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      Comparative analysis of bat genomes provides insight into the evolution of flight and immunity.

      Science (New York, N.Y.)

      Species Specificity, Selection, Genetic, metabolism, Reactive Oxygen Species, Phylogeny, Molecular Sequence Data, Male, genetics, Immunity, Innate, High-Throughput Nucleotide Sequencing, Hibernation, Genome, Genetic Speciation, Flight, Animal, Evolution, Molecular, Echolocation, DNA Repair, DNA Damage, physiology, immunology, Chiroptera, Biological Evolution, Animals, Amino Acid Sequence, Sequence Analysis, DNA

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          There is no author summary for this article yet. Authors can add summaries to their articles on ScienceOpen to make them more accessible to a non-specialist audience.

          Abstract

          Bats are the only mammals capable of sustained flight and are notorious reservoir hosts for some of the world's most highly pathogenic viruses, including Nipah, Hendra, Ebola, and severe acute respiratory syndrome (SARS). To identify genetic changes associated with the development of bat-specific traits, we performed whole-genome sequencing and comparative analyses of two distantly related species, fruit bat Pteropus alecto and insectivorous bat Myotis davidii. We discovered an unexpected concentration of positively selected genes in the DNA damage checkpoint and nuclear factor κB pathways that may be related to the origin of flight, as well as expansion and contraction of important gene families. Comparison of bat genomes with other mammalian species has provided new insights into bat biology and evolution.

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          Most cited references 48

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          Is Open Access

          The Sequence Alignment/Map format and SAMtools

          Summary: The Sequence Alignment/Map (SAM) format is a generic alignment format for storing read alignments against reference sequences, supporting short and long reads (up to 128 Mbp) produced by different sequencing platforms. It is flexible in style, compact in size, efficient in random access and is the format in which alignments from the 1000 Genomes Project are released. SAMtools implements various utilities for post-processing alignments in the SAM format, such as indexing, variant caller and alignment viewer, and thus provides universal tools for processing read alignments. Availability: http://samtools.sourceforge.net Contact: rd@sanger.ac.uk
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            Is Open Access

            Fast and accurate short read alignment with Burrows–Wheeler transform

            Motivation: The enormous amount of short reads generated by the new DNA sequencing technologies call for the development of fast and accurate read alignment programs. A first generation of hash table-based methods has been developed, including MAQ, which is accurate, feature rich and fast enough to align short reads from a single individual. However, MAQ does not support gapped alignment for single-end reads, which makes it unsuitable for alignment of longer reads where indels may occur frequently. The speed of MAQ is also a concern when the alignment is scaled up to the resequencing of hundreds of individuals. Results: We implemented Burrows-Wheeler Alignment tool (BWA), a new read alignment package that is based on backward search with Burrows–Wheeler Transform (BWT), to efficiently align short sequencing reads against a large reference sequence such as the human genome, allowing mismatches and gaps. BWA supports both base space reads, e.g. from Illumina sequencing machines, and color space reads from AB SOLiD machines. Evaluations on both simulated and real data suggest that BWA is ∼10–20× faster than MAQ, while achieving similar accuracy. In addition, BWA outputs alignment in the new standard SAM (Sequence Alignment/Map) format. Variant calling and other downstream analyses after the alignment can be achieved with the open source SAMtools software package. Availability: http://maq.sourceforge.net Contact: rd@sanger.ac.uk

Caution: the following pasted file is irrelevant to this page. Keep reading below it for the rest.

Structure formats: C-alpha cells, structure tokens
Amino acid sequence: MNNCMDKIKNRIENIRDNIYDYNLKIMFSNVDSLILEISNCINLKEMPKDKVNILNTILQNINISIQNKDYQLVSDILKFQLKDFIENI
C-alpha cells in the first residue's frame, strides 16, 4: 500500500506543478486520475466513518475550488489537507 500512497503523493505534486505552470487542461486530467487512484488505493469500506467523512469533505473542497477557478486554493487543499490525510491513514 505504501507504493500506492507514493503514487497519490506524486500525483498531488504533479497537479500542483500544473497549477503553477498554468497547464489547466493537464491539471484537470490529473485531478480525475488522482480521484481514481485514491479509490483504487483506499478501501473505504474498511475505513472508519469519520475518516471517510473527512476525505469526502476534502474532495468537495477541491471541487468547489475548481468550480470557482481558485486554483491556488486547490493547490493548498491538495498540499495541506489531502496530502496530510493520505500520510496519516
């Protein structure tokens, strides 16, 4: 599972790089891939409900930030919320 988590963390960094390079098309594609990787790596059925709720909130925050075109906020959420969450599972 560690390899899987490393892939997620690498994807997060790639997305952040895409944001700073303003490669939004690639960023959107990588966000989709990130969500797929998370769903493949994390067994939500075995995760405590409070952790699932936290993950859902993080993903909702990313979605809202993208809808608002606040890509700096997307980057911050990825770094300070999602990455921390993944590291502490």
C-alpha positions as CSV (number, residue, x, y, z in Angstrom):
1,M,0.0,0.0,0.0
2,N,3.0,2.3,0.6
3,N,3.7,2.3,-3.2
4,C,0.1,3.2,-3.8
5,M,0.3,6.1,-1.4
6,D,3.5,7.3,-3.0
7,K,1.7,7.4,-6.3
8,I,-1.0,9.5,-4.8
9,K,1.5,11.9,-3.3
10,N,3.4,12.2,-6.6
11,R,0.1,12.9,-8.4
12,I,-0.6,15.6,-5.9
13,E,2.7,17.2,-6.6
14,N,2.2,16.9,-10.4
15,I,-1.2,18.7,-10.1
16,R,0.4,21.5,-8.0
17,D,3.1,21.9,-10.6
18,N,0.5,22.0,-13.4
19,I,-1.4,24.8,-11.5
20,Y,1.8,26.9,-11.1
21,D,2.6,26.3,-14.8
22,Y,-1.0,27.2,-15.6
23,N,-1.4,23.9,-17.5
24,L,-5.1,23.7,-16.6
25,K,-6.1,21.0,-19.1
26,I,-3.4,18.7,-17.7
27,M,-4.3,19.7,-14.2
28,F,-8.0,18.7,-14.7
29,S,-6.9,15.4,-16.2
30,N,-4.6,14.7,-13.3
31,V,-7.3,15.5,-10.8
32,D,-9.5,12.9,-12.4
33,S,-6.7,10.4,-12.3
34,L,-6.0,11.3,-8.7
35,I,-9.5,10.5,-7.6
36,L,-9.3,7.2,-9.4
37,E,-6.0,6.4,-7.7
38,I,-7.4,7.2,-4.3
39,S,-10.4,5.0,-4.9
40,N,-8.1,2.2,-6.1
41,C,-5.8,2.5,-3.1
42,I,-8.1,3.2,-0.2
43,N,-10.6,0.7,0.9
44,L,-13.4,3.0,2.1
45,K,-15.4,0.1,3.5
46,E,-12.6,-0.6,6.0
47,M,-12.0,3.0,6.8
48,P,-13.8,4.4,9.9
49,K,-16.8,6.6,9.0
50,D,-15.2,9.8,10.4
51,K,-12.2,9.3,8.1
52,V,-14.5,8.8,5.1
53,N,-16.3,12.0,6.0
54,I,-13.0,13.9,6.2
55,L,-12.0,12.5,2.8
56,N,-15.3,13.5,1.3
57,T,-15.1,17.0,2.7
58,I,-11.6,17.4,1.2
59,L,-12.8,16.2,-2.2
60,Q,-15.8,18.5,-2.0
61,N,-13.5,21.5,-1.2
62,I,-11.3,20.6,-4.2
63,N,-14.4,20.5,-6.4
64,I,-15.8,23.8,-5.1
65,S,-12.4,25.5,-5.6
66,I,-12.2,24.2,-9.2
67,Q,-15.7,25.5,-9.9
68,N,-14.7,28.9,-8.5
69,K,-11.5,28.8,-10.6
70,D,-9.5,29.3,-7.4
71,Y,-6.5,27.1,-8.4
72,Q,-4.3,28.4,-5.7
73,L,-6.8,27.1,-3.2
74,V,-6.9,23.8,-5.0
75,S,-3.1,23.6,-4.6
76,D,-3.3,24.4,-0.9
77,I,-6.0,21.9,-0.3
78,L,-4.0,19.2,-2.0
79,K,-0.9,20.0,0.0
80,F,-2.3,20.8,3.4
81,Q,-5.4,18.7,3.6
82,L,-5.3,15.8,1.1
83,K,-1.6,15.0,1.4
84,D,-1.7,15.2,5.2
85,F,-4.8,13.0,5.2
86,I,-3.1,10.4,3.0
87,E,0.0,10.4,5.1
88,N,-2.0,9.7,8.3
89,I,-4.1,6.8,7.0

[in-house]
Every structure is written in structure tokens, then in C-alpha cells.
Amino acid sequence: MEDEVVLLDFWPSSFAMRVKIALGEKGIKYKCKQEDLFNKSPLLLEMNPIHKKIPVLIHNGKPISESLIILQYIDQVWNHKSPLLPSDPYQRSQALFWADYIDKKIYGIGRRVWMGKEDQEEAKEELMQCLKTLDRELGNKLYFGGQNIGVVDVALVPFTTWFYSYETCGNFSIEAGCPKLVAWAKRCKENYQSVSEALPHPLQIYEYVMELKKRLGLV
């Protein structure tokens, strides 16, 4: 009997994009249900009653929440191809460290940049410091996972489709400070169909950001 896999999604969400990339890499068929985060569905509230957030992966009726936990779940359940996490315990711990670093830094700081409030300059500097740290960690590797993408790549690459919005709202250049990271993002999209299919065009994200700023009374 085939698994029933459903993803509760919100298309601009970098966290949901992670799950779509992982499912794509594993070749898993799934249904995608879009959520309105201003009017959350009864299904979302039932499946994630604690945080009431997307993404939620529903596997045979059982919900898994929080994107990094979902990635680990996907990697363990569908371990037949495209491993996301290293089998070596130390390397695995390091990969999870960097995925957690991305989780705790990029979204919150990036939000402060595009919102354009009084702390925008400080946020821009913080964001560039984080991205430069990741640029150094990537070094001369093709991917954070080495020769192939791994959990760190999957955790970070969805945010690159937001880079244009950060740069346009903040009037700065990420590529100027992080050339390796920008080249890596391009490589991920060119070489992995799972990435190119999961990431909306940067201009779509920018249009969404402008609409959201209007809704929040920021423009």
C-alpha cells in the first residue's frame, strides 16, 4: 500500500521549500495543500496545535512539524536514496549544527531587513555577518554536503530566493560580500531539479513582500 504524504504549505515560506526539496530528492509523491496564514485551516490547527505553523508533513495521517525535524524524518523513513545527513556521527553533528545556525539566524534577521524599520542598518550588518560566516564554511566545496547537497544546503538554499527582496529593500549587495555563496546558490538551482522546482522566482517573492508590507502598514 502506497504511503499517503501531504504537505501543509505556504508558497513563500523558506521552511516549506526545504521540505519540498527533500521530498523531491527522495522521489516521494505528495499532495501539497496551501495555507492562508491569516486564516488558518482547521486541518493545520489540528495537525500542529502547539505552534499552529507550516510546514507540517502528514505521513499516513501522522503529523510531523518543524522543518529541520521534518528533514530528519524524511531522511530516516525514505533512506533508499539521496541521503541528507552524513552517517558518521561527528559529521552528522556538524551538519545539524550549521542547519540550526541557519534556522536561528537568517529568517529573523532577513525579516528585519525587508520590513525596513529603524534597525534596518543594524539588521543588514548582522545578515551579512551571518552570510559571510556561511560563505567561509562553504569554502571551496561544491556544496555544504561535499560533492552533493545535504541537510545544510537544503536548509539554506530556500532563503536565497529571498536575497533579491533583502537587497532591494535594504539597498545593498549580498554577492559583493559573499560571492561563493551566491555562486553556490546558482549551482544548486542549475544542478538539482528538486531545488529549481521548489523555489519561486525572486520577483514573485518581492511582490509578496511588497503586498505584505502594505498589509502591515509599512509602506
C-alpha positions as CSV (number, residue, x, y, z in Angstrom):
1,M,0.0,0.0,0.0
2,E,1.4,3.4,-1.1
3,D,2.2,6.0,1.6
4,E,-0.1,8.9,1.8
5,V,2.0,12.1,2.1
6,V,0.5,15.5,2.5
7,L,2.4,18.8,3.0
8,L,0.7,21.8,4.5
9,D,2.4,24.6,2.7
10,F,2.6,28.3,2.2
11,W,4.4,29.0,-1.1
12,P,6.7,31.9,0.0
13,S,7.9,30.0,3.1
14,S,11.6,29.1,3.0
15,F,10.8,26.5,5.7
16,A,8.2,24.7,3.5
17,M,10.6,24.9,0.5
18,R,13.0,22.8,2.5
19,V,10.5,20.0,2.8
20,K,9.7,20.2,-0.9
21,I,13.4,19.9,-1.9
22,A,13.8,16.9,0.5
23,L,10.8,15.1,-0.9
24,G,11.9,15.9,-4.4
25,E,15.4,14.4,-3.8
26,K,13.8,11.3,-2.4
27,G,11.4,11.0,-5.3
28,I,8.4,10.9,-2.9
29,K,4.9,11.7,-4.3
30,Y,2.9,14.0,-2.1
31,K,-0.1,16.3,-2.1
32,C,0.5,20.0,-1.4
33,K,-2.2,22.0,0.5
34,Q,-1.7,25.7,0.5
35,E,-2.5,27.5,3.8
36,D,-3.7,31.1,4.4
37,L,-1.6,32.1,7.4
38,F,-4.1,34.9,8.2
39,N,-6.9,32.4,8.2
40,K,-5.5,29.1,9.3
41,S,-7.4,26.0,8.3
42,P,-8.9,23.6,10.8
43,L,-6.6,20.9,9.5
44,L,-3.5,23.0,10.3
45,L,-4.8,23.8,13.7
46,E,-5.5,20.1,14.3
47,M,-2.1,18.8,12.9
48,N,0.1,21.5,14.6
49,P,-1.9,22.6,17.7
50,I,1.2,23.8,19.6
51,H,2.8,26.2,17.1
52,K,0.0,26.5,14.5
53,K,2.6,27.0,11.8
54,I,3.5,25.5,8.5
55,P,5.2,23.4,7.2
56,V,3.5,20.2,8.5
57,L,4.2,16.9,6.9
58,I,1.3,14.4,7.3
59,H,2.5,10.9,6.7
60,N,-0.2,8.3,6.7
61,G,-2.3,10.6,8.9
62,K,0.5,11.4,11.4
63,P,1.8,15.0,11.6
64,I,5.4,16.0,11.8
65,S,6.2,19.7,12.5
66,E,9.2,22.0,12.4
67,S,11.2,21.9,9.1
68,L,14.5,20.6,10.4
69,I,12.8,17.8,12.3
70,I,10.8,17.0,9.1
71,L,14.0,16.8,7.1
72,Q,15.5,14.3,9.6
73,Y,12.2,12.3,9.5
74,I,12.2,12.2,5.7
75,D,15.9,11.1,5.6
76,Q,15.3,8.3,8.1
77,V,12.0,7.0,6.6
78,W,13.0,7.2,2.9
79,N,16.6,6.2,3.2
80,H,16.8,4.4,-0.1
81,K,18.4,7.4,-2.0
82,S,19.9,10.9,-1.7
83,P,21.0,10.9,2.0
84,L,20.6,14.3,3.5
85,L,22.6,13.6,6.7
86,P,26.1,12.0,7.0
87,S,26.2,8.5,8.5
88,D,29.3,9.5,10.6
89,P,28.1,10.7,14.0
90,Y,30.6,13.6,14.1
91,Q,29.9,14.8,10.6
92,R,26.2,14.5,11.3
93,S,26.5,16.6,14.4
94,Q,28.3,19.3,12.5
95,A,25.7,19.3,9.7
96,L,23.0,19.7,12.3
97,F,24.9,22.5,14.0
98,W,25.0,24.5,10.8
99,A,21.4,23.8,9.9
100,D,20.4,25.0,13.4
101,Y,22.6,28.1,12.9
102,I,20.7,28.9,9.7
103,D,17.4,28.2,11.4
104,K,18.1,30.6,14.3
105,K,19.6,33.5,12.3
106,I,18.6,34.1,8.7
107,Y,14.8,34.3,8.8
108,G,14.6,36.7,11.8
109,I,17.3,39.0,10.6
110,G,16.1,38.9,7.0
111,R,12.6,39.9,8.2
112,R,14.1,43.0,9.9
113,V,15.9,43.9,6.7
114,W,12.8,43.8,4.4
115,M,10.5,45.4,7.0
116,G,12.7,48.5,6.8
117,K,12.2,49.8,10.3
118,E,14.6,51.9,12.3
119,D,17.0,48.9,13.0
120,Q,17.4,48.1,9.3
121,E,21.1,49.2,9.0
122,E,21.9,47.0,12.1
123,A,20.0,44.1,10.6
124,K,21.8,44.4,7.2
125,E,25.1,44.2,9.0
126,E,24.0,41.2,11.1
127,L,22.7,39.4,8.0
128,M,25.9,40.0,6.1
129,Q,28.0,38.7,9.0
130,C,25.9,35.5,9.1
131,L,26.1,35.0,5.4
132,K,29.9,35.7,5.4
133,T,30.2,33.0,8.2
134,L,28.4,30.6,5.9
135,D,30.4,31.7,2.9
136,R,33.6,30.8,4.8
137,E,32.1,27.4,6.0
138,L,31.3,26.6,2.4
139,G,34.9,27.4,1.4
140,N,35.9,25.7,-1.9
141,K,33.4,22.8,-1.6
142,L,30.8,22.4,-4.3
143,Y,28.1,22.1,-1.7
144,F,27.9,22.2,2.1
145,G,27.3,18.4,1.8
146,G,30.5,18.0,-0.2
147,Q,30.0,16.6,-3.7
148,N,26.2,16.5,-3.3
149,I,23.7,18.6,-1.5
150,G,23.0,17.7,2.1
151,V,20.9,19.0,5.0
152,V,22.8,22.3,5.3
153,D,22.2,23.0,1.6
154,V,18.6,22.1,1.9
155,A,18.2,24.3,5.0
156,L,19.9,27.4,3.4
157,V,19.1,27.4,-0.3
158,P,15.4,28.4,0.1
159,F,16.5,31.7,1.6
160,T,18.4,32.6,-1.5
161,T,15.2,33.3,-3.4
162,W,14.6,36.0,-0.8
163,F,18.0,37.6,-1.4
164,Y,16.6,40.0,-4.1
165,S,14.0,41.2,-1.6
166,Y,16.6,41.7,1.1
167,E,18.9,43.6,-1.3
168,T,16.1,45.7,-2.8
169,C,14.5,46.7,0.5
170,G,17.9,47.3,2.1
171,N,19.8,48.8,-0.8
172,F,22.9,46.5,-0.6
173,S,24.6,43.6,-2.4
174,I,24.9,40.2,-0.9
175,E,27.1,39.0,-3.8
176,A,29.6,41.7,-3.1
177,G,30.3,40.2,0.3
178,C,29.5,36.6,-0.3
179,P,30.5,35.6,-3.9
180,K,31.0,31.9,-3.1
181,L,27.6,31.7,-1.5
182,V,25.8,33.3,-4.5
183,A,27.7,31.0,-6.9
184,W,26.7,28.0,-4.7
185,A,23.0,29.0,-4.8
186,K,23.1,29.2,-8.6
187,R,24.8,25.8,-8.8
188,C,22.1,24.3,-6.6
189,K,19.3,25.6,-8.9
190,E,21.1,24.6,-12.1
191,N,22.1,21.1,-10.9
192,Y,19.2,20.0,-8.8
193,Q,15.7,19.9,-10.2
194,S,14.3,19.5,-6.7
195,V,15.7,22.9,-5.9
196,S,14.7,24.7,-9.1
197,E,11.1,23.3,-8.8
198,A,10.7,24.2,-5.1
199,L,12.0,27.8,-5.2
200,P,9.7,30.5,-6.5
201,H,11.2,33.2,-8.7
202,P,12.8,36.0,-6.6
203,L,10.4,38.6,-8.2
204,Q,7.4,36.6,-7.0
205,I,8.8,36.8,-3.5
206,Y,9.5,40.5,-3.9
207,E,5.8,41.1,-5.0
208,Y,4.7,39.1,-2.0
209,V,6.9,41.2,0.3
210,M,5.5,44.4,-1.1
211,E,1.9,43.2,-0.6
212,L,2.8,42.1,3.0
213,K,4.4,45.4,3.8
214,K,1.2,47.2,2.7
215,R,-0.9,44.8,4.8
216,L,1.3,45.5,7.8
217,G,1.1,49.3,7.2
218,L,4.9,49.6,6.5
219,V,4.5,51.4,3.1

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              MUSCLE: multiple sequence alignment with high accuracy and high throughput.

               Robert Edgar (2004)
              We describe MUSCLE, a new computer program for creating multiple alignments of protein sequences. Elements of the algorithm include fast distance estimation using kmer counting, progressive alignment using a new profile function we call the log-expectation score, and refinement using tree-dependent restricted partitioning. The speed and accuracy of MUSCLE are compared with T-Coffee, MAFFT and CLUSTALW on four test sets of reference alignments: BAliBASE, SABmark, SMART and a new benchmark, PREFAB. MUSCLE achieves the highest, or joint highest, rank in accuracy on each of these sets. Without refinement, MUSCLE achieves average accuracy statistically indistinguishable from T-Coffee and MAFFT, and is the fastest of the tested methods for large numbers of sequences, aligning 5000 sequences of average length 350 in 7 min on a current desktop computer. The MUSCLE program, source code and PREFAB test data are freely available at http://www.drive5. com/muscle.
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                Author and article information

                Journal
                23258410
                10.1126/science.1230835

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